Unfortunately, AMD's new Bulldozer-based FX processors aren't even in the same ballpark as the new Intel Core i7-3960X for performance. So it's Intel's own Core i7-980X that provides the competition. With similar clock speeds and the same core count, it a battle of architectures.
As our results show, the Sandy Bridge architecture is better across the board than the 980X's Westmere-vintage transistors.
Question is, is the gap big enough to justify an upgrade? When you factor in the Intel Core i7-3960X's impressive overclcoking headroom, it might just be.
CPU multi-threaded rendering performance
CPU single-threaded rendering performance
CPU video encoding performance
CPU gaming performance
Platform power consumption
Out of the box, one thing is clear. The new Intel Core i7-3960X is in a class of its own.
That, of course, isn't terribly surprising. AMD's new pseudo eight-core FX processors are well behind the old Gulftown Core i7 processors on performance. So, they were hardly likely to give this new Core i7 anything to worry about.
The contest, therefore, is Intel versus Intel.
Does the new Core i7 represent a significant step forward over the old king? The answer, inevitably, is yes and no. More specifically, it's a question of whether you're talking about stock frequencies or running overclocked.
The official numbers give the Core i7-3960X a nominal frequency of 3.33GHz, with a top Turbo speed of 3.9GHz. In our testing, it typically ran at 3.6GHz regardless of how many cores were heavily loaded.
Now, the fastest Gulftown processor is the 3.46GHz Core i7-990X.
In other words, the new i7 doesn't bring a major frequency boost. Nor does it add extra cores. So any performance advantage is going to be largely architectural.
For our yardstick, we've commandeered a Core i7-980X. It's slightly slower than the 990X at 3.33GHz, but the difference is pretty marginal. Kicking off with the x264 HD video encode test, it turns out that the new Core i7-3960X tears through at 49 frames per second while the old timer manages 43fps.
Elsewhere, it's a similar story. In Cinebenches R10 and 11.5, the Core i7-3960X achieves 27 seconds in the former and cranks out 10.54 points in the latter. The 980X's numbers are 32 seconds and 8.64 points.
In World in Conflict, which remains one of the most demanding games in terms of CPU load, it's 93fps for the Core i7-3960X and 88fps for the 980X.
All of this means the new chip is appreciably but not dramatically faster.
If you already had a 980X, you'd hardly feel compelled to upgrade.
Unless, that is, you compared the available overclocking headroom. Our 980X sample chip is capable of clocking up to just 3.9GHz. But in our testing, the new beast is good for 4.8GHz. And that's on plain old air cooling.
At that frequency, the Core i7-3960X is spewing out 63fps in the x264 HD video encode benchmark. At 3.9GHz, the 980X is good for 51fps.
Factor in overclocking, therefore, and the 3960X's performance advantage roughly doubles.
What to make of Intel's new flagship processor and platform, the Intel Core i7-3960X?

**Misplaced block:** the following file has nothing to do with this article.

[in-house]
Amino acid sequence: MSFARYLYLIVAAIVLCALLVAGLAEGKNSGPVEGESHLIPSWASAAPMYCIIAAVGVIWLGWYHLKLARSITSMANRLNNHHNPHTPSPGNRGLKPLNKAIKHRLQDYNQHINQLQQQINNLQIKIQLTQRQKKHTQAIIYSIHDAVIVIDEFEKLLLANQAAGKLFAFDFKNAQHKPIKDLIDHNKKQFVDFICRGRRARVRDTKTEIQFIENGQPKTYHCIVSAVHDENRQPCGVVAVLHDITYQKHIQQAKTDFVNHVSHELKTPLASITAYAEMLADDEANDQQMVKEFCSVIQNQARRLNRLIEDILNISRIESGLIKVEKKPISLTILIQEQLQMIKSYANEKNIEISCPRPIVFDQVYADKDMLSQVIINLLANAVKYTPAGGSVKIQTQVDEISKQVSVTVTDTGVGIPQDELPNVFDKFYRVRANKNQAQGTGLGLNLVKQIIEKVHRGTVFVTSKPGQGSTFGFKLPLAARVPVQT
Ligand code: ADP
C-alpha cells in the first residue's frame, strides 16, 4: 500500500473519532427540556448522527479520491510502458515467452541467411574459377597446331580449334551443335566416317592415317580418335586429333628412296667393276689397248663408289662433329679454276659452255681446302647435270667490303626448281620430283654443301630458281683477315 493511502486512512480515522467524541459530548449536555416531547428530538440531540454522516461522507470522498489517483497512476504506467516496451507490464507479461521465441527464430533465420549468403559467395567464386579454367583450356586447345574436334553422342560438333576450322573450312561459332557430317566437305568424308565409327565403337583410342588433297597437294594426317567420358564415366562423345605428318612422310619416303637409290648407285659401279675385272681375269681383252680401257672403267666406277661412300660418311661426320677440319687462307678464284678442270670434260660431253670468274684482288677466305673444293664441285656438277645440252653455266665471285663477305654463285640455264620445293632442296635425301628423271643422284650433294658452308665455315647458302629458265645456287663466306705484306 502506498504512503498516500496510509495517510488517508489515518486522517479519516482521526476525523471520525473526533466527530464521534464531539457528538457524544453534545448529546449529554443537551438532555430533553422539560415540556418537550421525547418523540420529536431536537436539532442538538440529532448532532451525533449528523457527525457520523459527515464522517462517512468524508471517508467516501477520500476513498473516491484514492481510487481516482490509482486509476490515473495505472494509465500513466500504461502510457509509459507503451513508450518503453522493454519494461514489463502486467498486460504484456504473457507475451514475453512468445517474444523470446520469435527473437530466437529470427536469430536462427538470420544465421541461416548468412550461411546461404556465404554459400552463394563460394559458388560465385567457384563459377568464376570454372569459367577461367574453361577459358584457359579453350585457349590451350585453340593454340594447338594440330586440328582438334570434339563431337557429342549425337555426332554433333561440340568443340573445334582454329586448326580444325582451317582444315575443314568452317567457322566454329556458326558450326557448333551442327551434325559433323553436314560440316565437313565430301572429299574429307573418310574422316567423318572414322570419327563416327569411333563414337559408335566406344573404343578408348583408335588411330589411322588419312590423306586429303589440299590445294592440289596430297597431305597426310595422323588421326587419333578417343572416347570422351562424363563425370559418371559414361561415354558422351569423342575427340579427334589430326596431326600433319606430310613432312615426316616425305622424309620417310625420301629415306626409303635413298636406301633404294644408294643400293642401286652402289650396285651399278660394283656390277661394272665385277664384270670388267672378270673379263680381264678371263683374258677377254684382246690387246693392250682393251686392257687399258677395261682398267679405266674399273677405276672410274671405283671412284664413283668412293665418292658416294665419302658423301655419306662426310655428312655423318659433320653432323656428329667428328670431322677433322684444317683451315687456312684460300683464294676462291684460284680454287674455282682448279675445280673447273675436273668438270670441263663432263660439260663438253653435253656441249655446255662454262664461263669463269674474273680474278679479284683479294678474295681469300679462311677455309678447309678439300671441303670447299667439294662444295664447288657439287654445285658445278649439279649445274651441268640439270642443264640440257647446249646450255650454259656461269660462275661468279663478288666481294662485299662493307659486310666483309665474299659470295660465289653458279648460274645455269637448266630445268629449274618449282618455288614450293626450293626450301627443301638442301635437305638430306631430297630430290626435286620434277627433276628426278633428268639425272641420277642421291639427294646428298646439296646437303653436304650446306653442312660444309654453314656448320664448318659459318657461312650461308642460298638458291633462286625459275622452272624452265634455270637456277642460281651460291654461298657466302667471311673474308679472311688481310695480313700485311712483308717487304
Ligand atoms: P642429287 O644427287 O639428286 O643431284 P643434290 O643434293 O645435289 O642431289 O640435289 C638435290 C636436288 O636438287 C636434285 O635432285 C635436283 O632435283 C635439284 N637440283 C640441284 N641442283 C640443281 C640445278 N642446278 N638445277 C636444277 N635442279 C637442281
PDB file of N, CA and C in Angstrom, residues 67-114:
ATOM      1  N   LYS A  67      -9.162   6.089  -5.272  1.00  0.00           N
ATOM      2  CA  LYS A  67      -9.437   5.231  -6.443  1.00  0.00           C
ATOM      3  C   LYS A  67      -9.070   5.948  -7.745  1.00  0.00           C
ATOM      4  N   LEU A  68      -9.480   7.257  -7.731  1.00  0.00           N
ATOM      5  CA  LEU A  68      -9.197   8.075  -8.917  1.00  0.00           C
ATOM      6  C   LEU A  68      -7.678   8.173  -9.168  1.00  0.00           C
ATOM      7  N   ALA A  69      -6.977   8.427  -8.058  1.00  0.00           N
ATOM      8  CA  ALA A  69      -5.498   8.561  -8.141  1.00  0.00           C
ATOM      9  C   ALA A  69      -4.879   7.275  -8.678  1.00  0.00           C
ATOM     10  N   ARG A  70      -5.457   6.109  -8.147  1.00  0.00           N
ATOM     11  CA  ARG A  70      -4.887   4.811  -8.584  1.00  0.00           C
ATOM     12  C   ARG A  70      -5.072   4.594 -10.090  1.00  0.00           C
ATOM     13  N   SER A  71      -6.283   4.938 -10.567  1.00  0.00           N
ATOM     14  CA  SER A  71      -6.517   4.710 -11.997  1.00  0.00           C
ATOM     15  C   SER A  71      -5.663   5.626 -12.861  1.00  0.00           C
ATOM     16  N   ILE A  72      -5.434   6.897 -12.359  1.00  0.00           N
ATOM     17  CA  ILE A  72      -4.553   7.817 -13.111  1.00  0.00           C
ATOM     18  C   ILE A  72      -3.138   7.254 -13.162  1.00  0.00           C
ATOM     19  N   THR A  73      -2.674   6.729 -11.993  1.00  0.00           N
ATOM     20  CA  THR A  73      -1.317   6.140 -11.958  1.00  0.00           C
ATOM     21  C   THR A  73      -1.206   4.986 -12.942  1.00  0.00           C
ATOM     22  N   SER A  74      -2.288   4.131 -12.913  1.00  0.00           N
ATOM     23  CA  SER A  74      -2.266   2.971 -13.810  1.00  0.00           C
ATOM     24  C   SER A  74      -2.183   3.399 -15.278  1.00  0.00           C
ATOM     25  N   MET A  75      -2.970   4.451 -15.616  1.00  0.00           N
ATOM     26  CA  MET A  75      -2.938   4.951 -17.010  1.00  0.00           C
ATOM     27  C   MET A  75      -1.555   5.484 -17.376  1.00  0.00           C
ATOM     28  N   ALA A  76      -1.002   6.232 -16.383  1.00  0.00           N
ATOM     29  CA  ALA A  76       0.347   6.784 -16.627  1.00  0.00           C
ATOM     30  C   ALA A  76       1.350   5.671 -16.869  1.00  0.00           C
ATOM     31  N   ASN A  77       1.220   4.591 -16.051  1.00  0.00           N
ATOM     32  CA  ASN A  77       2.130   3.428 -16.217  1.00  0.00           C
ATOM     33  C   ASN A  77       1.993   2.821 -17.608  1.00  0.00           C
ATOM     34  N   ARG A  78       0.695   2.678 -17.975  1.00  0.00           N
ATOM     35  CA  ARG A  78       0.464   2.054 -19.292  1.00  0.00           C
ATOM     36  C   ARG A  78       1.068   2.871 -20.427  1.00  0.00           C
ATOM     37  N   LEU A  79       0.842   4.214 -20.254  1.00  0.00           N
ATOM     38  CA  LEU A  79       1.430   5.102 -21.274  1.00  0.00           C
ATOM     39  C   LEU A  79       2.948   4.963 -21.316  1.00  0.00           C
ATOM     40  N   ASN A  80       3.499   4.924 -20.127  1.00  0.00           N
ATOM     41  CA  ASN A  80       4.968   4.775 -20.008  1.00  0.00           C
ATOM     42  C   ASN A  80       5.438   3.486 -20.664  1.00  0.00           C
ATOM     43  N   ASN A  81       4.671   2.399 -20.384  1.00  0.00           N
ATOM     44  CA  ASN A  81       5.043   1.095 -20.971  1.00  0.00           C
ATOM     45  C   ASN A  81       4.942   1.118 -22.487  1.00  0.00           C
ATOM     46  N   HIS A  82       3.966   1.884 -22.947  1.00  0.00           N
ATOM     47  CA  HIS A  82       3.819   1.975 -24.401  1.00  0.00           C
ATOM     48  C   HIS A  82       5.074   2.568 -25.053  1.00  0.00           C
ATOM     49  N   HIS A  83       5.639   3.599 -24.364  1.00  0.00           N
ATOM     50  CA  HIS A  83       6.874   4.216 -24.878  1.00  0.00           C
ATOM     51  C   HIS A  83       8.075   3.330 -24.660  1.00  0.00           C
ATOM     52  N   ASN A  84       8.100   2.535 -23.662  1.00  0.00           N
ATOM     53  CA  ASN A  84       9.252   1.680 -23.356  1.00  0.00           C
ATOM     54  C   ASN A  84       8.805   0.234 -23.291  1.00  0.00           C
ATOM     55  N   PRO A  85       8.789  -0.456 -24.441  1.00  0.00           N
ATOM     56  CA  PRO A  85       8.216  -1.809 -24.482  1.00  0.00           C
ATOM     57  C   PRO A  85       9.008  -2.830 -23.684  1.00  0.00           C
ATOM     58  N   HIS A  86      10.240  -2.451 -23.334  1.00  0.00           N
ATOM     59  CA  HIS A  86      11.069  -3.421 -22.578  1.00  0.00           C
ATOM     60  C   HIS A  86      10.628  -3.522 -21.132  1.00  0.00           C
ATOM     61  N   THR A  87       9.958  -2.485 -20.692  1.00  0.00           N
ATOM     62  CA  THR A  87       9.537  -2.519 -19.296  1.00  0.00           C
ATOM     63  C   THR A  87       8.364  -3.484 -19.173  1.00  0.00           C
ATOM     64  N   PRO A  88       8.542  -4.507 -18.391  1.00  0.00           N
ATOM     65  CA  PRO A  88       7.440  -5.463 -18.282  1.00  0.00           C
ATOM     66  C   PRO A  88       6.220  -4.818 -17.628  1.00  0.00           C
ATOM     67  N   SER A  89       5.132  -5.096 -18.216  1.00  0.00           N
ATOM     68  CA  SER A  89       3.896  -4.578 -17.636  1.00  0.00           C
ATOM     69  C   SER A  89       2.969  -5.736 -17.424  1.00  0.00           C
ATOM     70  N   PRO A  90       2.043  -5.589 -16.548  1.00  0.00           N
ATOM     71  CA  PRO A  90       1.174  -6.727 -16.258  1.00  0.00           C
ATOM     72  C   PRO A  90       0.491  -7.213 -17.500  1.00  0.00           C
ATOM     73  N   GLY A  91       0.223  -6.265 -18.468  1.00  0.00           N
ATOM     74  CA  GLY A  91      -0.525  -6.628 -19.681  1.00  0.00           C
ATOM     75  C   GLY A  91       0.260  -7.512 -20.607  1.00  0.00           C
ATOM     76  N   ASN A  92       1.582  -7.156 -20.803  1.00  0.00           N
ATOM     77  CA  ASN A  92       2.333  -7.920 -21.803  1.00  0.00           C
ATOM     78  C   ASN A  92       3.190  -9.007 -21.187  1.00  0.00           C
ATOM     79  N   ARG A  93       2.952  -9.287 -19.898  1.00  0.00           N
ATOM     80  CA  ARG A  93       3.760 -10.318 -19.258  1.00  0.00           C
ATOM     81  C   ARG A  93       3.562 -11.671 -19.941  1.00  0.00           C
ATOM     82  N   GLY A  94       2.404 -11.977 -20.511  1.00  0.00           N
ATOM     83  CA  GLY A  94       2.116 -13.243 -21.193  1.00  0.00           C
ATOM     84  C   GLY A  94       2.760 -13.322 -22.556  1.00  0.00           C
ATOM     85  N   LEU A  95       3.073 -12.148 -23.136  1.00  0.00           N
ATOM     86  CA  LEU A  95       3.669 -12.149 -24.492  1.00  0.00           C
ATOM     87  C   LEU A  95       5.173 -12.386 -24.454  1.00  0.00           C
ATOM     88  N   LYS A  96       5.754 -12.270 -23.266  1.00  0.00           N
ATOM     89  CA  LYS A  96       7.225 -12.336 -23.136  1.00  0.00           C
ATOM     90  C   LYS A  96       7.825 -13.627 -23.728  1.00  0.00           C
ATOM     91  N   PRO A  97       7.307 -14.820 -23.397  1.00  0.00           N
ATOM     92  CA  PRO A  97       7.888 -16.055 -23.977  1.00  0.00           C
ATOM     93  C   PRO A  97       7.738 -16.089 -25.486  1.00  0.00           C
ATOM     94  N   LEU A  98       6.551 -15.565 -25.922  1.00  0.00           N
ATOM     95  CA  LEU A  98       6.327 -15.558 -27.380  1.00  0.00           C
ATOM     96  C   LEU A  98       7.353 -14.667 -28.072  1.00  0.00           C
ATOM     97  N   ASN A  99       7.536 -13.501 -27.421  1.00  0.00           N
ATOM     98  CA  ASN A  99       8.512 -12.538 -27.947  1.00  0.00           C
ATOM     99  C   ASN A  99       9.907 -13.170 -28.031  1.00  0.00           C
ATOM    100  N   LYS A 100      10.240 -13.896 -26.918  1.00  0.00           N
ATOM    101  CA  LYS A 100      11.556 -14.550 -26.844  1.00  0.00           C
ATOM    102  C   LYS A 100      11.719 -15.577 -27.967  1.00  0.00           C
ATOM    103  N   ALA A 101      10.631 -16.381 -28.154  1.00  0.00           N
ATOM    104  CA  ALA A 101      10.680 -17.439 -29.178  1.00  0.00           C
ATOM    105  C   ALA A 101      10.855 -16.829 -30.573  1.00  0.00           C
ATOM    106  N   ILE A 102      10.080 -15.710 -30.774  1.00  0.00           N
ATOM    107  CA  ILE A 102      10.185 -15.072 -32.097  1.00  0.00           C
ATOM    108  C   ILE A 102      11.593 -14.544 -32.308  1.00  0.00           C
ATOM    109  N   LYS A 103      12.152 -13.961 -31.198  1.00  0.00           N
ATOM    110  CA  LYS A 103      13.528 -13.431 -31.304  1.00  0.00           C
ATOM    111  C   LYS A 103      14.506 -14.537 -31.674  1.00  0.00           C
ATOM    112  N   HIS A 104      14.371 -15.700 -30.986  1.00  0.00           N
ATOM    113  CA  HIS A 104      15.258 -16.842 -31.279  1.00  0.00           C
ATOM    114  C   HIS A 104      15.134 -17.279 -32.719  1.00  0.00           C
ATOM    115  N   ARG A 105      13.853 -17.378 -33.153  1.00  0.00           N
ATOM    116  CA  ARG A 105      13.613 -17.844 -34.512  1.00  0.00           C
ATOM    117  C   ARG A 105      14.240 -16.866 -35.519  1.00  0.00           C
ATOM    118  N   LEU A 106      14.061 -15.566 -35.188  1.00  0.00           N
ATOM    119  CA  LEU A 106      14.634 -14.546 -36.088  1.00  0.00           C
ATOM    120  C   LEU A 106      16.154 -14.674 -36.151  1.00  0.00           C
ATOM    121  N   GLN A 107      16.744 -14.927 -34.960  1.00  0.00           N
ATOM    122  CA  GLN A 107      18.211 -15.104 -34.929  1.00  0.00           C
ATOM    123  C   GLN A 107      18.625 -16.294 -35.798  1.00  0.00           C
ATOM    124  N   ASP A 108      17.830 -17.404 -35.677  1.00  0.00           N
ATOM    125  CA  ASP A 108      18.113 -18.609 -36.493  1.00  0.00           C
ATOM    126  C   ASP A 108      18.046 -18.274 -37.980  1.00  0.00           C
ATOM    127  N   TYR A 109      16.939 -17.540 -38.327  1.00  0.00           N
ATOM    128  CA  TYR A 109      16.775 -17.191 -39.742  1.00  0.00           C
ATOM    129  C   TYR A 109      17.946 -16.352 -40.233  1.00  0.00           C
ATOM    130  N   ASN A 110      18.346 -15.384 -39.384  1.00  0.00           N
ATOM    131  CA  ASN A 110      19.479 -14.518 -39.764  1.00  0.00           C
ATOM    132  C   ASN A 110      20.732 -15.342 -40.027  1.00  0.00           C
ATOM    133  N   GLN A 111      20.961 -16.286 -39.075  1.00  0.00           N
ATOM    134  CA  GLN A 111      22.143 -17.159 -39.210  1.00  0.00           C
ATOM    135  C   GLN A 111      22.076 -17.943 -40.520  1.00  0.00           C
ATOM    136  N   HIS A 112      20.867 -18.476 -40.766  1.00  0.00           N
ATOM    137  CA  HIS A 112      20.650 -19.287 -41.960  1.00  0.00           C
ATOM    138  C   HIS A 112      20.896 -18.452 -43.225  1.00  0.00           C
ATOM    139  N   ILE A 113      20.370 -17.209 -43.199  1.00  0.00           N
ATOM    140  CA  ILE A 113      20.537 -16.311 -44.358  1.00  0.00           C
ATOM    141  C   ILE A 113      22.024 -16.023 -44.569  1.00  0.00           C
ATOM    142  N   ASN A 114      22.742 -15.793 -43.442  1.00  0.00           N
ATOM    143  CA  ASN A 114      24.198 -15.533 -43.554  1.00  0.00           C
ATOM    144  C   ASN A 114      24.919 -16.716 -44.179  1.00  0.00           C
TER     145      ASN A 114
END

On the one hand, it's clearly the fastest PC processing solution money can buy. By some metrics, such as memory bandwidth, it absolutely blows away even Intel's own six-core Gulftown processors such as the Core i7-980X.
It also brings a healthy improvement in overclocking headroom. We've little doubt that stable systems running at 5GHz or more will be possible with water cooling. Platform upgrades that include more PCI Express lanes and a faster SATA interface are also welcome.
However, in more realistic tests of application performance, the gap to Intel's outgoing flagship processor and platform is rather more prosaic.
What makes this frustrating is that the Core i7-3960X is very probably capable of the kind of massive performance boost we expect from a new high-end Intel processor.
Deep down, the specs don't lie.
Intel quotes the transistor count at 2.27 billion. That's nearly double the number of transistors in a Gulftown processor, despite the same nominal core count. Admittedly, the Core i7-3960X has 3MB of additional cache and a few more on-die features. But that's not enough to explain away all of the additional one-billion-plus transistors.
The explanation, of course, is that the Core i7-3960X is actually an eight-core processor with a pair of cores disabled.
When you're paying the thick end of £750, it's very hard to accept the idea that Intel is holding something back.
The question that immediately follows is whether there will be any scope for core unlocking, as with processors made by AMD. In our view, it's extremely unlikely. For that to be the case, Intel would have to be under extreme pressure from AMD.
In reality, the opposite is true.
The lack of Quick Sync is another downer. There are good architectural reasons why Quick Sync doesn't appear. But that's Intel's problem, not the customer's.
And customers of the Core i7-3960X have every right to expect full access to the product they've paid handsomely for.
If you want the fastest processor on the planet, look no further.
Most impressive is the additional overclocking headroom Intel has delivered over the old six-core chip. Platform upgrades including more PCI-E lanes and SATA 6Gbps are welcome, too.
Simple, it's those hidden cores.
We want them switched on and we want them switched on now. Until that happens, the Core i7-3960X will remain a deeply, deeply unsatisfying chip, especially in the context of its sky-high pricing.
Ultimately, the reason why the Core i7-3960X looks like it does comes down as much to the performance of Intel's main competitor, AMD, as it does anything else.
Had AMD's new Bulldozer architecture been the game changer we had been hoping for, it's hard to imagine Intel would have released the Core i7-3960X with a pair of hidden cores. It would have run the full eight cores.
We feared AMD's ongoing inability to challenge at the top of the performance tables would eventually lead to Intel sand bagging. With the Core i7-3960X, it's finally happened. And that's a shame.